From here we spent three days exploring the wineries, chateaux and museums of the Burgundy region, from cobblestone villages to the larger cities of Dijon and Beaune. There were so many Burgundy wines to experience.
We strolled through village markets, sampling the wares of charcuteries, fromageries and patisseries along the way, sampled real Dijon mustard and, of course, stocked up on Burgundy wines to sustain us on our journeys.
Visiting French Chateaux
Many of the chateaux we visited had survived countless wars, rebellions and revolutions over the centuries and a number had been in the same family for 1000 years. Each was unique in its own way, many were still lived in and opened to the public to assist with the massive upkeep, while others had been restored as museums or interactive displays.
The only drawback was that many of the smaller chateaux did not have an English guide, so we were limited to the printed English leaflets to read through the tour, unfortunately missing much of what would have been interesting commentary.
You can research French Chateaux to visit in one of these great Amazon guides.
Relaxing in the cool of our B & B courtyard after a hot day’s sightseeing we could hear the village church bells chime the hour. Villagers went about their business, celebrating the summer equinox with their local folk music echoing through the still summer’s night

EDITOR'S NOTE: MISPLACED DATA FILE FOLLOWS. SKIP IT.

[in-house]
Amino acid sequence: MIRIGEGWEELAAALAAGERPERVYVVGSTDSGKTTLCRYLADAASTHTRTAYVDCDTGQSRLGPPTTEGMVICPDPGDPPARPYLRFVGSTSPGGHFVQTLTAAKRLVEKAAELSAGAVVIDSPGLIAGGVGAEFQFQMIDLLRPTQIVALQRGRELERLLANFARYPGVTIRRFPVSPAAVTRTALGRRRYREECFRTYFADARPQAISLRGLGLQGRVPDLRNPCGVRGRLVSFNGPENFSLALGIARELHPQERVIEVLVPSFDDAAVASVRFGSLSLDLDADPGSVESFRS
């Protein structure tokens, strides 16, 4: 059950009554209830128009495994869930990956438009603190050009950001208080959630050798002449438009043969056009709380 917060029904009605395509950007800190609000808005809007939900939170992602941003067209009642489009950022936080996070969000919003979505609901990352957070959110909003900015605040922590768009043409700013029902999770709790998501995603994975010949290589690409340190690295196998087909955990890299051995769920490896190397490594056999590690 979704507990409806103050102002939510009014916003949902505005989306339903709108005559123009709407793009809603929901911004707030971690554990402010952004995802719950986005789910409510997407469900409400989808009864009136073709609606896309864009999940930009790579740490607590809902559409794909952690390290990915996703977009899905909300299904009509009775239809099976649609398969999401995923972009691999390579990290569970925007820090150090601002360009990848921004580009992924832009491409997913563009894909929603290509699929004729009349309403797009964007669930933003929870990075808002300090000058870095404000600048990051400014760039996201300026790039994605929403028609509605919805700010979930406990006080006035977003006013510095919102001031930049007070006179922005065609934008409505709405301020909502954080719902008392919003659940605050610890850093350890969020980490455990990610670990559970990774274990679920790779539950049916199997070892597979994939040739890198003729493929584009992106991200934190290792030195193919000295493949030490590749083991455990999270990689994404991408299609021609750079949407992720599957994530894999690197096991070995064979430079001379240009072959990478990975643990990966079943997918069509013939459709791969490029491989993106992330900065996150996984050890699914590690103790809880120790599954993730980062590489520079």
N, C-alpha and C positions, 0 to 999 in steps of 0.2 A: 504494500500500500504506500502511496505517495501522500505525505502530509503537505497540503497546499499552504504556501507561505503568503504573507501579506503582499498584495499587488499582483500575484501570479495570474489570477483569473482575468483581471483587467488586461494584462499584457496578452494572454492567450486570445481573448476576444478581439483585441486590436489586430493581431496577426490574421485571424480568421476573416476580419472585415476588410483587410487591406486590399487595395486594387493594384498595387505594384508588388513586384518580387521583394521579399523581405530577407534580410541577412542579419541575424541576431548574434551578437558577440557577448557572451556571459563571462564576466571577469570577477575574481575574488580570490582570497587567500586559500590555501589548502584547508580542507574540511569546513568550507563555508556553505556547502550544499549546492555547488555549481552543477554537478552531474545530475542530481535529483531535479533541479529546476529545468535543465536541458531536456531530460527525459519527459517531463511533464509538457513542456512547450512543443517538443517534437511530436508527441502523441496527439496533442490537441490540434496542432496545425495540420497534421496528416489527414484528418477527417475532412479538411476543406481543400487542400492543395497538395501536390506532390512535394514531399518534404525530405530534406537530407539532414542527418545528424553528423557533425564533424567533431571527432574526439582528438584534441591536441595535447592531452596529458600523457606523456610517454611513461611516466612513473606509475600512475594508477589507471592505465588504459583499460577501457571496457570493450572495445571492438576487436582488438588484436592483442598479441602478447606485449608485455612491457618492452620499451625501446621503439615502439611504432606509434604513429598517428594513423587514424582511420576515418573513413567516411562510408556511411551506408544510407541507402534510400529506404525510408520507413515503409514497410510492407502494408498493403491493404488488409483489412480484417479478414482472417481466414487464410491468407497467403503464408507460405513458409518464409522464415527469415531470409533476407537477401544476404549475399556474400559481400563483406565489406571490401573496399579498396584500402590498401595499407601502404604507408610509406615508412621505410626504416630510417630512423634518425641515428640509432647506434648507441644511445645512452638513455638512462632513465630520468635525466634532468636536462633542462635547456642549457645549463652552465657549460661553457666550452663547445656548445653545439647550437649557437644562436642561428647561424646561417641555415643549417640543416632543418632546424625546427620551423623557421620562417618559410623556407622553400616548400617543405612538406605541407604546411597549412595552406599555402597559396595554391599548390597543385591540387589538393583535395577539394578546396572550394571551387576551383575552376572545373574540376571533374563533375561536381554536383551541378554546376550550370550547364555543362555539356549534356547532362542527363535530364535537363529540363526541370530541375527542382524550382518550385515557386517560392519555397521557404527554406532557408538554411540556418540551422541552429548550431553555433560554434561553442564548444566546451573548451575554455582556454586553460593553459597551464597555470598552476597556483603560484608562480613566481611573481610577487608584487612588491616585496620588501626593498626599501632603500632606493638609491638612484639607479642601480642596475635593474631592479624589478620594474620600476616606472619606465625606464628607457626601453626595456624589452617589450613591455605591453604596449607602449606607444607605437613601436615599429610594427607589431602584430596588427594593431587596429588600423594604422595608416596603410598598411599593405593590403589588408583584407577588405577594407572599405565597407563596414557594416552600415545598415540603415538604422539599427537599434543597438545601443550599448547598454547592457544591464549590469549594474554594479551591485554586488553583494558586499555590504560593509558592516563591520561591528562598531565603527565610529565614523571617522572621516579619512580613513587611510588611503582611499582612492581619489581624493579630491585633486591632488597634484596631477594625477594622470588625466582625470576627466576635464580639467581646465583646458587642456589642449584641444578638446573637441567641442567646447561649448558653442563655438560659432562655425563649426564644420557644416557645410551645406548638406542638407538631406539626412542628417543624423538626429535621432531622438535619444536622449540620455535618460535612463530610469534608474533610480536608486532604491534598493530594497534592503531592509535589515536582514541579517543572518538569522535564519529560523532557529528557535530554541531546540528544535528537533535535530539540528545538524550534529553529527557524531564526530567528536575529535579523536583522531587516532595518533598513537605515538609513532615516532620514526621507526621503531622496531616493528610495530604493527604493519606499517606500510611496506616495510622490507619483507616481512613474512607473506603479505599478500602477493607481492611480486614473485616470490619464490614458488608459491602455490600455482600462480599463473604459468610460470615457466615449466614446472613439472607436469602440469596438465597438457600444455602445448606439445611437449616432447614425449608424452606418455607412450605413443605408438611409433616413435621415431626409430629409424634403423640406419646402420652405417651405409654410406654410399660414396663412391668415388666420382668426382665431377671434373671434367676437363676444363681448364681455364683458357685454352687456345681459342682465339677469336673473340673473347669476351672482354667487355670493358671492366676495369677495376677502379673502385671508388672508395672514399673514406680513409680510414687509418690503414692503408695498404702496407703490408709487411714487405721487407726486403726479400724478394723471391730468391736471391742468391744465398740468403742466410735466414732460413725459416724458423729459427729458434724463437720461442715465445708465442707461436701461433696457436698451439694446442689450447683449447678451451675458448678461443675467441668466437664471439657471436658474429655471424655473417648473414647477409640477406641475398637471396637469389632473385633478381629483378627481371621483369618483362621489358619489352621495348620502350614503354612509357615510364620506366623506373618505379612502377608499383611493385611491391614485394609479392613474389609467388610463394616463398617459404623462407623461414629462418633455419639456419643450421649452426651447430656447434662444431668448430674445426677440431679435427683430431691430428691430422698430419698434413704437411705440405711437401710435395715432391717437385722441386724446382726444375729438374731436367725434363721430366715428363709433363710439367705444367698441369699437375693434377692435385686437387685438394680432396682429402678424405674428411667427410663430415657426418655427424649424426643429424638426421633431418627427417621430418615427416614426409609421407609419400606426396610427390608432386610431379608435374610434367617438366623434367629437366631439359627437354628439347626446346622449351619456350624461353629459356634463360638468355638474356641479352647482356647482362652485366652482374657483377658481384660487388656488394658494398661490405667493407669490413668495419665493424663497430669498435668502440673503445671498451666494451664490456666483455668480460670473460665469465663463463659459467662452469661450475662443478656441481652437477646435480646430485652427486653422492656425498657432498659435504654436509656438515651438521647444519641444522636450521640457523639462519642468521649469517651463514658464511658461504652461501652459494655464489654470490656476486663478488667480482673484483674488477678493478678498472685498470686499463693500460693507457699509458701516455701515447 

Dijon to Auxerre
The next leg of our adventure took us north to the Chablis region and the village of Auxerre. Our home for the next four days was once again a B & B this time in the converted outbuildings of an old chateau.
The rooms atChateau de Ribourdin were decorated to evoke an authentic style in keeping with the original main building which remains the home of our hosts and their family.
Each morning we enjoyed a continental breakfast in the gardens to start our day, with helpful advice from our hosts in planning our day’s activities.
Set amongst rolling countryside, the chateau was our base to explore the wineries, chateaux and attractions of the Chablis region, as we quickly adapted to the French custom of closing for lunch in the middle of the day.
Find out more about Chablis wines
By noon everything was shut until around 3pm. Then it was time to find a restaurant or cafe, sheltering under an umbrella or awning from the scorching heat to sample the local delicacies – escargot, pate, canard and of course local wines, before resuming our day’s travels.